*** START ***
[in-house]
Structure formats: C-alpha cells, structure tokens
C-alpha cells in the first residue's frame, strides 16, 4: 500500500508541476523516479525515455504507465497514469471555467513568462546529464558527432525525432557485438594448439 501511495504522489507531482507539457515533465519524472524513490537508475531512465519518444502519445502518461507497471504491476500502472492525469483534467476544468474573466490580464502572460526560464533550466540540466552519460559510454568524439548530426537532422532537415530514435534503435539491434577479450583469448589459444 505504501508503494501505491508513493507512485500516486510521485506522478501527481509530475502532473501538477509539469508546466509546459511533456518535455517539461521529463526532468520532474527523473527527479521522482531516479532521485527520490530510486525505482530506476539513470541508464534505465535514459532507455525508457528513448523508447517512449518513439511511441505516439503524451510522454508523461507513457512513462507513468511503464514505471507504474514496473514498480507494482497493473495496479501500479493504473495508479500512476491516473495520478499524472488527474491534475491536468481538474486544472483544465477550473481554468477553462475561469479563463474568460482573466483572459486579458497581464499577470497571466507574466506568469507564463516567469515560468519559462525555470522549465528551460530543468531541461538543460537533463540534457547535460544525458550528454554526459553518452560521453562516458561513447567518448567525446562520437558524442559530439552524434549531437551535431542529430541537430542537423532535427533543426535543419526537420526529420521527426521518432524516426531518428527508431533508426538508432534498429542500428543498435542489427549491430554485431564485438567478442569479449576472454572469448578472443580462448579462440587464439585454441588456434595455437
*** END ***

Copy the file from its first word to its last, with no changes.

[in-house]
Structure formats: C-alpha cells, structure tokens
C-alpha cells in the first residue's frame, strides 16, 4: 500500500508541476523516479525515455504507465497514469471555467513568462546529464558527432525525432557485438594448439 501511495504522489507531482507539457515533465519524472524513490537508475531512465519518444502519445502518461507497471504491476500502472492525469483534467476544468474573466490580464502572460526560464533550466540540466552519460559510454568524439548530426537532422532537415530514435534503435539491434577479450583469448589459444 505504501508503494501505491508513493507512485500516486510521485506522478501527481509530475502532473501538477509539469508546466509546459511533456518535455517539461521529463526532468520532474527523473527527479521522482531516479532521485527520490530510486525505482530506476539513470541508464534505465535514459532507455525508457528513448523508447517512449518513439511511441505516439503524451510522454508523461507513457512513462507513468511503464514505471507504474514496473514498480507494482497493473495496479501500479493504473495508479500512476491516473495520478499524472488527474491534475491536468481538474486544472483544465477550473481554468477553462475561469479563463474568460482573466483572459486579458497581464499577470497571466507574466506568469507564463516567469515560468519559462525555470522549465528551460530543468531541461538543460537533463540534457547535460544525458550528454554526459553518452560521453562516458561513447567518448567525446562520437558524442559530439552524434549531437551535431542529430541537430542537423532535427533543426535543419526537420526529420521527426521518432524516426531518428527508431533508426538508432534498429542500428543498435542489427549491430554485431564485438567478442569479449576472454572469448578472443580462448579462440587464439585454441588456434595455437